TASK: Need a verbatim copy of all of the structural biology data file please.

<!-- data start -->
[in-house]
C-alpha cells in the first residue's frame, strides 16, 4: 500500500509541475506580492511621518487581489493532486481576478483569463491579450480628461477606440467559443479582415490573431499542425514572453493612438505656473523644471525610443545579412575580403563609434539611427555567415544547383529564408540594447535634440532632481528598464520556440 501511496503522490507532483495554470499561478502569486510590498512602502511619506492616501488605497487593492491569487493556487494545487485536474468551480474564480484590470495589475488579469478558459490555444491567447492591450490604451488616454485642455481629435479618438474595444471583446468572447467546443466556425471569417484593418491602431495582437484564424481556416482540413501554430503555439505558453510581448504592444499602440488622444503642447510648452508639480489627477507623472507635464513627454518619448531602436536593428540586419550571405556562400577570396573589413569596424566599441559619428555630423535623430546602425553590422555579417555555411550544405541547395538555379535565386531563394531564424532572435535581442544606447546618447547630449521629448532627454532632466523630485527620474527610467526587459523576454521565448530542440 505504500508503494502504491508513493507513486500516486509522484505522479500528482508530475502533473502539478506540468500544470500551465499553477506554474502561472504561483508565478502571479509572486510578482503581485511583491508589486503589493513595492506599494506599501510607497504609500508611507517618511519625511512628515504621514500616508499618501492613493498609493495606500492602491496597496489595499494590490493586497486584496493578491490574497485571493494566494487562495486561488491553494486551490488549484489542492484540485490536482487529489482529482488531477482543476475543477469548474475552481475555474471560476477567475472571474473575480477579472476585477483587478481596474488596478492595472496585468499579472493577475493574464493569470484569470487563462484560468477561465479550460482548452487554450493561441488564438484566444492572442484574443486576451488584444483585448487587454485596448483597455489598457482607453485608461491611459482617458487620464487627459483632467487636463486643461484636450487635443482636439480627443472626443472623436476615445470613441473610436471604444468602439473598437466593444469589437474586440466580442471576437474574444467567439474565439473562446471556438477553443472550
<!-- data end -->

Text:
[in-house]
C-alpha cells in the first residue's frame, strides 16, 4: 500500500509541475506580492511621518487581489493532486481576478483569463491579450480628461477606440467559443479582415490573431499542425514572453493612438505656473523644471525610443545579412575580403563609434539611427555567415544547383529564408540594447535634440532632481528598464520556440 501511496503522490507532483495554470499561478502569486510590498512602502511619506492616501488605497487593492491569487493556487494545487485536474468551480474564480484590470495589475488579469478558459490555444491567447492591450490604451488616454485642455481629435479618438474595444471583446468572447467546443466556425471569417484593418491602431495582437484564424481556416482540413501554430503555439505558453510581448504592444499602440488622444503642447510648452508639480489627477507623472507635464513627454518619448531602436536593428540586419550571405556562400577570396573589413569596424566599441559619428555630423535623430546602425553590422555579417555555411550544405541547395538555379535565386531563394531564424532572435535581442544606447546618447547630449521629448532627454532632466523630485527620474527610467526587459523576454521565448530542440 505504500508503494502504491508513493507513486500516486509522484505522479500528482508530475502533473502539478506540468500544470500551465499553477506554474502561472504561483508565478502571479509572486510578482503581485511583491508589486503589493513595492506599494506599501510607497504609500508611507517618511519625511512628515504621514500616508499618501492613493498609493495606500492602491496597496489595499494590490493586497486584496493578491490574497485571493494566494487562495486561488491553494486551490488549484489542492484540485490536482487529489482529482488531477482543476475543477469548474475552481475555474471560476477567475472571474473575480477579472476585477483587478481596474488596478492595472496585468499579472493577475493574464493569470484569470487563462484560468477561465479550460482548452487554450493561441488564438484566444492572442484574443486576451488584444483585448487587454485596448483597455489598457482607453485608461491611459482617458487620464487627459483632467487636463486643461484636450487635443482636439480627443472626443472623436476615445470613441473610436471604444468602439473598437466593444469589437474586440466580442471576437474574444467567439474565439473562446471556438477553443472550